3. Physician assistant

  • Median salary: $115,390
Physician assistant Jennifer M. Orozco, director of advanced practice providers at Rush University Medical Center, at the medical center during the Covid-19 pandemic.
David Mrazek/Rush University Medical Center
Physician assistant Jennifer M. Orozco, director of advanced practice providers at Rush University Medical Center, at the medical center during the Covid-19 pandemic.

A physician assistant works in all types of settings and specialties, diagnosing illnesses and carrying out treatment plans. In most states, a PA must collaborate with a licensed surgeon or physician. The American Academy of PAs is working to increase access to PA-provided care.

A master's degree is required and admission is highly competitive. Once in school, expect classroom instruction and more than 2,000 hours of clinical education.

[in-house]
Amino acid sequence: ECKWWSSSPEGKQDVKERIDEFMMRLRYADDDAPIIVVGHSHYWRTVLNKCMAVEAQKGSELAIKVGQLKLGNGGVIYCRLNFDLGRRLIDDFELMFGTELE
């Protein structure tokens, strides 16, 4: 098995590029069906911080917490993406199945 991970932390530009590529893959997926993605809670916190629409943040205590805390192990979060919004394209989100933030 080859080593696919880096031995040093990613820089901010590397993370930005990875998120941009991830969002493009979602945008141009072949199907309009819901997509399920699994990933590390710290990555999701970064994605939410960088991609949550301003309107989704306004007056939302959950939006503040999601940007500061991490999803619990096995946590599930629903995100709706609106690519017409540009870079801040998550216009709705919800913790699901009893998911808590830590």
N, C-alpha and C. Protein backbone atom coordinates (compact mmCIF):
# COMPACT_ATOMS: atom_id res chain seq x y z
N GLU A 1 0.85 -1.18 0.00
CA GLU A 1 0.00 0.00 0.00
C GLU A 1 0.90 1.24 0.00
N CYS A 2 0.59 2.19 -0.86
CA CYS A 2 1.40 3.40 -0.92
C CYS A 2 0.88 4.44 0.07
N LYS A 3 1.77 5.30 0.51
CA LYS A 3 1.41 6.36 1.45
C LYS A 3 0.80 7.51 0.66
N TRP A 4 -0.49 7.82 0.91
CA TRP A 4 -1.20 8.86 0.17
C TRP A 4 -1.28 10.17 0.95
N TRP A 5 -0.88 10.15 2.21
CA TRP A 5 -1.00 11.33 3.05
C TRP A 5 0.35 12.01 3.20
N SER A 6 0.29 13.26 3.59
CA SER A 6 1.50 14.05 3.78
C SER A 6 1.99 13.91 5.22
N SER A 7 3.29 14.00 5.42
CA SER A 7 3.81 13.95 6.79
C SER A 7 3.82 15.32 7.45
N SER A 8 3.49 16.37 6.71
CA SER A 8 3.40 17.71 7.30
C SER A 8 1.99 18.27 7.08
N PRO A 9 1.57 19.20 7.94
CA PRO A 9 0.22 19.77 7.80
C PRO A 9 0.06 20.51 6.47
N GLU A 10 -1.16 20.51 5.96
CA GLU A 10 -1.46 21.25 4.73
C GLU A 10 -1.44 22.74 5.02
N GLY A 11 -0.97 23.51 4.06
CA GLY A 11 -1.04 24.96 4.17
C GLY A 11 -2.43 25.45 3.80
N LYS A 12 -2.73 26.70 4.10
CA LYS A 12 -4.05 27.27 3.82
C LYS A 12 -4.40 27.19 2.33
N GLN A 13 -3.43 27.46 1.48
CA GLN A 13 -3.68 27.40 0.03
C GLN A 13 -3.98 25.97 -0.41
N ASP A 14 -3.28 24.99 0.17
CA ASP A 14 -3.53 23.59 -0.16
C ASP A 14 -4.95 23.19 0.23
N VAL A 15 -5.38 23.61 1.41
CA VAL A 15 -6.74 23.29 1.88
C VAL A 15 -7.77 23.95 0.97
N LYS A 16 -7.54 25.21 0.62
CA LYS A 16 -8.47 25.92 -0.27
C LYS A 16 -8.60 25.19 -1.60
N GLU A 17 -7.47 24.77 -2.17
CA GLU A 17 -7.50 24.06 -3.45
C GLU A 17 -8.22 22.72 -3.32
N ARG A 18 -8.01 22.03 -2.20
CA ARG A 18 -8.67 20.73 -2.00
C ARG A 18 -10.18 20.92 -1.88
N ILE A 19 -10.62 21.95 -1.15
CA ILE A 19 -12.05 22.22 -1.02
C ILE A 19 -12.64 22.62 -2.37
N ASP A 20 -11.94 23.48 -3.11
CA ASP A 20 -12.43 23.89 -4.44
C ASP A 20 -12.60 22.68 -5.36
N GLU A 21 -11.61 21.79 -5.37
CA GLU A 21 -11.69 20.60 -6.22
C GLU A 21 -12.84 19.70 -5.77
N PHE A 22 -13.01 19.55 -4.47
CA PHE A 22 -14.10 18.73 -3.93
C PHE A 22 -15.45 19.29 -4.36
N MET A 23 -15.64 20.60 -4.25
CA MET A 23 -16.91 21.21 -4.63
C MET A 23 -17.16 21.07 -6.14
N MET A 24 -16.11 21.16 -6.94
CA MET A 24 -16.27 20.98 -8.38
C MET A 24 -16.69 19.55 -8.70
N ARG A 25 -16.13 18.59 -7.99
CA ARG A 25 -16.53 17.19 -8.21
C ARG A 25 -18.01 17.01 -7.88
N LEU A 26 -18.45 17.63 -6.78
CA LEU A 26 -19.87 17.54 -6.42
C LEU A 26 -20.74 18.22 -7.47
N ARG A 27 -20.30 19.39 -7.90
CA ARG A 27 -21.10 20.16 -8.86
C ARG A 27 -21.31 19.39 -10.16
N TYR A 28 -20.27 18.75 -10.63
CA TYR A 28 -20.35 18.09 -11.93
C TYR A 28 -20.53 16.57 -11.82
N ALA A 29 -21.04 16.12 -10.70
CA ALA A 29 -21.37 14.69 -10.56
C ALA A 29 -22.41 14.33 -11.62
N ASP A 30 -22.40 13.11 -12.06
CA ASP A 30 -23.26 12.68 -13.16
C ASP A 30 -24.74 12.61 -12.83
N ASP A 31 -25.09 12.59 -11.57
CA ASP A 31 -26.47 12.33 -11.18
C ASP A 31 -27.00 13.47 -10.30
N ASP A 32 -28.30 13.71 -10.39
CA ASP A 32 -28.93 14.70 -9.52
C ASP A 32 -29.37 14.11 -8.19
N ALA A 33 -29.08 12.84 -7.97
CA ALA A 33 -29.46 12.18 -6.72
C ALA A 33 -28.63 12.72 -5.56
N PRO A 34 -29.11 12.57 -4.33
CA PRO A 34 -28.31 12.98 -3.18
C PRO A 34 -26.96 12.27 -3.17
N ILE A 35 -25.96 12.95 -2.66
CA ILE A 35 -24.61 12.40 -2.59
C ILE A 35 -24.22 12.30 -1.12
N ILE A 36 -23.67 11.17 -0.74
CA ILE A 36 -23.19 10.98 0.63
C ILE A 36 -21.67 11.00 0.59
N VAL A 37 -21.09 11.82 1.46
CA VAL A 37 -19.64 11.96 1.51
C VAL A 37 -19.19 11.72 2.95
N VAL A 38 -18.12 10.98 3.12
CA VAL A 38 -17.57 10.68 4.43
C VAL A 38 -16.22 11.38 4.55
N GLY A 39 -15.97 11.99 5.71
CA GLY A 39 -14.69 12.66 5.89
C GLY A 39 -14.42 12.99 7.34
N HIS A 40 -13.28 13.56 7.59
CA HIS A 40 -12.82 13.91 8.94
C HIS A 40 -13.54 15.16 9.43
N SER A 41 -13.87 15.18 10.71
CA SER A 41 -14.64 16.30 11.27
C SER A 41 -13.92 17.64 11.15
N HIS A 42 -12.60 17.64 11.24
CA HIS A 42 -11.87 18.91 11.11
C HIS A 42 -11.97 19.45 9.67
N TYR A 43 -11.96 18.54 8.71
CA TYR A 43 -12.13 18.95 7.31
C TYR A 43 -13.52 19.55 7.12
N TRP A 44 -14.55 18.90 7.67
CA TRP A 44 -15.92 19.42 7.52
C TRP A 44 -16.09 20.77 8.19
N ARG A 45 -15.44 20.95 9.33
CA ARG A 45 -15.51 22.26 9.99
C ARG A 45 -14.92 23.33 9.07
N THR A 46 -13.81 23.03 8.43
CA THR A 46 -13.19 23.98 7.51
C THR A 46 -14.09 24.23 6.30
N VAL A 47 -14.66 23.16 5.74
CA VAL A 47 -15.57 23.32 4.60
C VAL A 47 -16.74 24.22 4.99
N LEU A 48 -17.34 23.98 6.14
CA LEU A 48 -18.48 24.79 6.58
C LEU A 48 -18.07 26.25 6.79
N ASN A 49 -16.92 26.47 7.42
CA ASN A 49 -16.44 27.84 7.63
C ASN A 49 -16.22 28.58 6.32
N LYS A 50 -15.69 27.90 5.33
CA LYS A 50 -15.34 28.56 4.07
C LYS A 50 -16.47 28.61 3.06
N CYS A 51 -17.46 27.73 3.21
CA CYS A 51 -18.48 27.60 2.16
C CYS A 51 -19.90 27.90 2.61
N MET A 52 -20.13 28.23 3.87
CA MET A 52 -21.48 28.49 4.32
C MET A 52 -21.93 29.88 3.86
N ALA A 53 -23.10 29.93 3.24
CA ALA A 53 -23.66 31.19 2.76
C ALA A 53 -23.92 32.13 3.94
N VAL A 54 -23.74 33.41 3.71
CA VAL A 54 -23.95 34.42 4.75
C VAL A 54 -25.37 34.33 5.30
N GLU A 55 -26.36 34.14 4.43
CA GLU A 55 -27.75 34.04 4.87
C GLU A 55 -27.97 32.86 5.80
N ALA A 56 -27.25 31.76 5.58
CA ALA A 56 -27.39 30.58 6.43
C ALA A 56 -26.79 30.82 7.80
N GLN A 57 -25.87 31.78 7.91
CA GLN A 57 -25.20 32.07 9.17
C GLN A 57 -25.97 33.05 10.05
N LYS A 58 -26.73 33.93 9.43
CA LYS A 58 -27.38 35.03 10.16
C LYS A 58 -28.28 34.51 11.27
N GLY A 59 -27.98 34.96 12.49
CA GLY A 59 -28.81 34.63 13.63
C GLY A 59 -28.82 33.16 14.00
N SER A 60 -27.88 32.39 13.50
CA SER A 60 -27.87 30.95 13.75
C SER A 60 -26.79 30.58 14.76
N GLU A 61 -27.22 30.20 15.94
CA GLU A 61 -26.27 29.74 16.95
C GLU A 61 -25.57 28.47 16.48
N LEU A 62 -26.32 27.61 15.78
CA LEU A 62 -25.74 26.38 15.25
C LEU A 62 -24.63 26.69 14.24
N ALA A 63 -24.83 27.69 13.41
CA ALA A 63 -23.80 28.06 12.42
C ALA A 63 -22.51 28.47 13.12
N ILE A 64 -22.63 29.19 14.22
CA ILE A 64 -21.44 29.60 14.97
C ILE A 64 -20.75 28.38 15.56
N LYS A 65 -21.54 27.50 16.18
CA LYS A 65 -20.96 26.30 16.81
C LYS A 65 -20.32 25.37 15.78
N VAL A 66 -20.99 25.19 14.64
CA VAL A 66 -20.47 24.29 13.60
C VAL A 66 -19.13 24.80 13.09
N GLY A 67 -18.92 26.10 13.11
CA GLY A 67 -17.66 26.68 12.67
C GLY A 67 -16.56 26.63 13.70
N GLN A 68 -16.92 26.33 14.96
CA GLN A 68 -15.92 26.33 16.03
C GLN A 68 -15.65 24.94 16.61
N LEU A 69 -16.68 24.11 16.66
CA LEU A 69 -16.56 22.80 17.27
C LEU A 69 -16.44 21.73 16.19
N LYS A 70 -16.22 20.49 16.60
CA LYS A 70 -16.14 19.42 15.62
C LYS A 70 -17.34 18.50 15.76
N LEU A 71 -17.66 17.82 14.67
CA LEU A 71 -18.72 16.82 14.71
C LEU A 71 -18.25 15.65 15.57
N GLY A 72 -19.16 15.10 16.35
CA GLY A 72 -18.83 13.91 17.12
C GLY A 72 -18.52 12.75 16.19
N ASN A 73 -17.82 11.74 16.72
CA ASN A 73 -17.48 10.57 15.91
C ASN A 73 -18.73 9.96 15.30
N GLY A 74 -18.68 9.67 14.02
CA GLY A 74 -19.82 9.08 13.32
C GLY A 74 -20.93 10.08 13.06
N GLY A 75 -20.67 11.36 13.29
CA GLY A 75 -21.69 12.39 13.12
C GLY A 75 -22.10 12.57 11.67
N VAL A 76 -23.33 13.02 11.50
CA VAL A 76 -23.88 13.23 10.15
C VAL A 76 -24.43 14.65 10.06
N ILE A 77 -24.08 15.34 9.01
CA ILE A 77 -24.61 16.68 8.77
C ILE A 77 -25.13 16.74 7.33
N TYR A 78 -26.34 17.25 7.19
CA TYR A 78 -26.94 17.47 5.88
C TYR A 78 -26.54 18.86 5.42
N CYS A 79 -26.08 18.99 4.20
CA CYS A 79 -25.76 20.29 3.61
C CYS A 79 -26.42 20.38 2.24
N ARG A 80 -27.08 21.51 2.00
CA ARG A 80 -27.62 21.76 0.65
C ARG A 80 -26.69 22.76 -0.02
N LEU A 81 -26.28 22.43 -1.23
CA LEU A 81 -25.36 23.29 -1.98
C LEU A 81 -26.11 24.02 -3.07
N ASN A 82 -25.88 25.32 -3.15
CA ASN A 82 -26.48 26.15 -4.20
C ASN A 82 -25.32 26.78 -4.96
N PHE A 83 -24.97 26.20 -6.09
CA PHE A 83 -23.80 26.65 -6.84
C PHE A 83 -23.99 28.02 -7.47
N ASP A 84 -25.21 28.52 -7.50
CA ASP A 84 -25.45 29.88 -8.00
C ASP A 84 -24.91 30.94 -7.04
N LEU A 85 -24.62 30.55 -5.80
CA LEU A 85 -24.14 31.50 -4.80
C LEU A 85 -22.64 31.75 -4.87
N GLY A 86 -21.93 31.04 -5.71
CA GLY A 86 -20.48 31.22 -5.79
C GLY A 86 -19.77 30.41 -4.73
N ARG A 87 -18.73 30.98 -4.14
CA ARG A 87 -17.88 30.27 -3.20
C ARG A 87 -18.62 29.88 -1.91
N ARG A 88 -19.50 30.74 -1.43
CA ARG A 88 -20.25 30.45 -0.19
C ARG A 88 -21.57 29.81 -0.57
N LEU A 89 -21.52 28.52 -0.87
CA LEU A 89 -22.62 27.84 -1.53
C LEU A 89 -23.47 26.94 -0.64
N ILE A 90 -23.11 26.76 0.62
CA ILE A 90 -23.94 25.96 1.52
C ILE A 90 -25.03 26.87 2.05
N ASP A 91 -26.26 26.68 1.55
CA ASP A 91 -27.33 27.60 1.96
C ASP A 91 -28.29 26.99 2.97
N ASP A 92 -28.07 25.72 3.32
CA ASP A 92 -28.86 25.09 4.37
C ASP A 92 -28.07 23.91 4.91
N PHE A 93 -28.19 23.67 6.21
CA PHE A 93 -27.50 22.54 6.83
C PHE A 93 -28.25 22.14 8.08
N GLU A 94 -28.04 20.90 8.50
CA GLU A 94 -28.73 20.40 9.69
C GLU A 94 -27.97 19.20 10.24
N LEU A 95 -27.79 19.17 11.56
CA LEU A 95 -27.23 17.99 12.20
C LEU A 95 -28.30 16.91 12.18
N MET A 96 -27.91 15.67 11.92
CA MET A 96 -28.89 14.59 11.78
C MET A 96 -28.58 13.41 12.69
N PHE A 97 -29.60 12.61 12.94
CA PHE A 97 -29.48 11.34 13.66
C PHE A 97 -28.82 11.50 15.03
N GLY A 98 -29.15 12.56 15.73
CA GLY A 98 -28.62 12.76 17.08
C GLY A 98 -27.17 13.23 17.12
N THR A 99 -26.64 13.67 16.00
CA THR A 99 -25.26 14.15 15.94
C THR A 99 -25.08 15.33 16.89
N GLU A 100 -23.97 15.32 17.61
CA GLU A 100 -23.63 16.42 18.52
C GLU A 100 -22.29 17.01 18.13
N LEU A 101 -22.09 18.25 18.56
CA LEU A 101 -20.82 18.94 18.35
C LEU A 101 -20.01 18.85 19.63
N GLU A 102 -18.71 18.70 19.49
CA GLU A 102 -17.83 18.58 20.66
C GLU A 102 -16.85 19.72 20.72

"It is hard and fast and intense and some of the most rigorous coursework that is out there," said Jennifer M. Orozco, president and chairman of the board of the AAPA.

She's also the director of advanced practice providers at Chicago's Rush University Medical Center, which takes about 30 students a year. She's had anywhere from 3,000 to 4,000 applications.

In addition, you'll take undergraduate courses similar to those to get into medical school and you'll need prior health-care experience, such as being a paramedic.

A majority of students receive multiple offers stemming from the rotations they work during graduate school. The AAPA has a website dedicated to career advice here.

Employment is expected to grow 31% between 2020 and 2030, resulting in about 40,100 jobs, according to the Bureau of Labor Statistics. Orozco expects that number to grow as the nation emerges from the Covid pandemic.

"People that are currently in health care are starting to slow down; we're getting a lot of people close to retirement," she said. "PAs are going to start filling those gaps."